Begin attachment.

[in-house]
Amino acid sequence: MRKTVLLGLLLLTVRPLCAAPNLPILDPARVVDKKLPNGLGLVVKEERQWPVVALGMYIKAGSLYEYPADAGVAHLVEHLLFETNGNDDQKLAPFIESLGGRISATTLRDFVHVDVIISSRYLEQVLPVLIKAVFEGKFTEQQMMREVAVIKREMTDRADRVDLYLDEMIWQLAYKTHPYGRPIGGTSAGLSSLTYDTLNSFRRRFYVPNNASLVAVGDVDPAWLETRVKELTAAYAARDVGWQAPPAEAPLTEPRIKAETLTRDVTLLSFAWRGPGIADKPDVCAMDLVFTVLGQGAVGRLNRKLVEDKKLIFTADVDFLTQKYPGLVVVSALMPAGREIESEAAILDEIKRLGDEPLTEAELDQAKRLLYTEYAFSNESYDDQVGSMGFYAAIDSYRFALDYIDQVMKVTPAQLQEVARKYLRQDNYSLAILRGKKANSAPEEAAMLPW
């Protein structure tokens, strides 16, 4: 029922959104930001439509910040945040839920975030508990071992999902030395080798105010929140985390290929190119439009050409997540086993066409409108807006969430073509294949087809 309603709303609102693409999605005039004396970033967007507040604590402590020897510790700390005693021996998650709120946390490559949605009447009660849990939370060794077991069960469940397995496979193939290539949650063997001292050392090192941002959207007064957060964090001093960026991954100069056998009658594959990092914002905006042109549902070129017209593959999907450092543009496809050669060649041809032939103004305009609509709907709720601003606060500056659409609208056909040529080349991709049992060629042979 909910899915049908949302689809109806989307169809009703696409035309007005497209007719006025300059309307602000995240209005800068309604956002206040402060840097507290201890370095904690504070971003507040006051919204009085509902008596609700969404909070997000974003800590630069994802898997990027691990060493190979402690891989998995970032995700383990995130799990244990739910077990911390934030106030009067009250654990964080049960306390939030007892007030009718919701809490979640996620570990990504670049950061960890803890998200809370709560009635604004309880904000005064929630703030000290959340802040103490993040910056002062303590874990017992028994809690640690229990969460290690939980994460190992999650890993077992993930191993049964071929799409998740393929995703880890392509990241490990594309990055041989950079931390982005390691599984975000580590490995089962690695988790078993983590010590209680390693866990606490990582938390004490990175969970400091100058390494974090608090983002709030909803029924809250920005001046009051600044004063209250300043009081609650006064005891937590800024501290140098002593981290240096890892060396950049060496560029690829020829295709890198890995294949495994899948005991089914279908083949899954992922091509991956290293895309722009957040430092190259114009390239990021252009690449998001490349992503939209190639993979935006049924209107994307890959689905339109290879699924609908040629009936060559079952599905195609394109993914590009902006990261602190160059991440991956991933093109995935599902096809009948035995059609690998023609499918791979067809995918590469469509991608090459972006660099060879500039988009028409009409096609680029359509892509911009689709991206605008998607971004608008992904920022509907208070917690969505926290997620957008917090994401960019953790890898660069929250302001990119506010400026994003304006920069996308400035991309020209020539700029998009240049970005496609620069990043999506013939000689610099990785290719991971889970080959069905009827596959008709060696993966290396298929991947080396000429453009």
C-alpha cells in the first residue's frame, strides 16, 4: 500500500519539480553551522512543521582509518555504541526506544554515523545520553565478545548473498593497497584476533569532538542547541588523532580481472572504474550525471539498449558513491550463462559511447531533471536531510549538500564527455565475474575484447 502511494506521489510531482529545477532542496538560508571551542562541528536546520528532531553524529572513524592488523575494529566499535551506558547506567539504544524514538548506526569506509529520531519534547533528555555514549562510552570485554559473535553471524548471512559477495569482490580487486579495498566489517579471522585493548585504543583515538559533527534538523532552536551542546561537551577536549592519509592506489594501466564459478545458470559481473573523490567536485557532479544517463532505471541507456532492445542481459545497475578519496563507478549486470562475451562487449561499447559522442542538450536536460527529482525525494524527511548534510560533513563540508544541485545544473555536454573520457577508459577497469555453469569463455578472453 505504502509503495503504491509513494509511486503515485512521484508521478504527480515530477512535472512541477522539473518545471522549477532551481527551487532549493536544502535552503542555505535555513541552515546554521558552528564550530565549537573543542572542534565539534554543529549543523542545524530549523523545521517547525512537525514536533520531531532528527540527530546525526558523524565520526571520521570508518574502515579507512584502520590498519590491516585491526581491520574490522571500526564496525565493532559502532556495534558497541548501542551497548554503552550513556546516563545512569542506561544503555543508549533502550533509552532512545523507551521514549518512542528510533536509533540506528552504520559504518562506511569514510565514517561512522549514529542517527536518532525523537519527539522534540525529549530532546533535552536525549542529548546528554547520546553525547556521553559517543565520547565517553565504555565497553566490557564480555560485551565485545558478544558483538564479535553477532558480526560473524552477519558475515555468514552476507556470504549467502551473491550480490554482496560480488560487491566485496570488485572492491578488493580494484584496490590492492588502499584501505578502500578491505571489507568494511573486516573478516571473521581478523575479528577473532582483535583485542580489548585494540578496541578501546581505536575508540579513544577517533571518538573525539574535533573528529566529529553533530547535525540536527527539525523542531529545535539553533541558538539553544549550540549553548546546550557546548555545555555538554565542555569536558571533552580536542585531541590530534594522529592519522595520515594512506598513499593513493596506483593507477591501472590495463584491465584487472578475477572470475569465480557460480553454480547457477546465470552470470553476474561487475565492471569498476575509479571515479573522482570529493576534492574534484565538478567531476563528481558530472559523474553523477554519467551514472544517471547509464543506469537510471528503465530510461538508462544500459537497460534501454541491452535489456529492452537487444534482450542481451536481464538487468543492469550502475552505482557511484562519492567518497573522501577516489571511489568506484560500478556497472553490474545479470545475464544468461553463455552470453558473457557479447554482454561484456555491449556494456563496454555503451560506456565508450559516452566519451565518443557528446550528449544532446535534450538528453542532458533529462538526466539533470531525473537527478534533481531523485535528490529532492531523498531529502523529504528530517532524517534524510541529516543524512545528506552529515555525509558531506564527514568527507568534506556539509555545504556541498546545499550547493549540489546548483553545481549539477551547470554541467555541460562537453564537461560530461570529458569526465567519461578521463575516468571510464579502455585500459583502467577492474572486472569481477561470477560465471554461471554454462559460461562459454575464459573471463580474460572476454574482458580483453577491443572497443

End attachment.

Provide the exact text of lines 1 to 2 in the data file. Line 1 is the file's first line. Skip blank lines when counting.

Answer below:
[in-house]
Amino acid sequence: MRKTVLLGLLLLTVRPLCAAPNLPILDPARVVDKKLPNGLGLVVKEERQWPVVALGMYIKAGSLYEYPADAGVAHLVEHLLFETNGNDDQKLAPFIESLGGRISATTLRDFVHVDVIISSRYLEQVLPVLIKAVFEGKFTEQQMMREVAVIKREMTDRADRVDLYLDEMIWQLAYKTHPYGRPIGGTSAGLSSLTYDTLNSFRRRFYVPNNASLVAVGDVDPAWLETRVKELTAAYAARDVGWQAPPAEAPLTEPRIKAETLTRDVTLLSFAWRGPGIADKPDVCAMDLVFTVLGQGAVGRLNRKLVEDKKLIFTADVDFLTQKYPGLVVVSALMPAGREIESEAAILDEIKRLGDEPLTEAELDQAKRLLYTEYAFSNESYDDQVGSMGFYAAIDSYRFALDYIDQVMKVTPAQLQEVARKYLRQDNYSLAILRGKKANSAPEEAAMLPW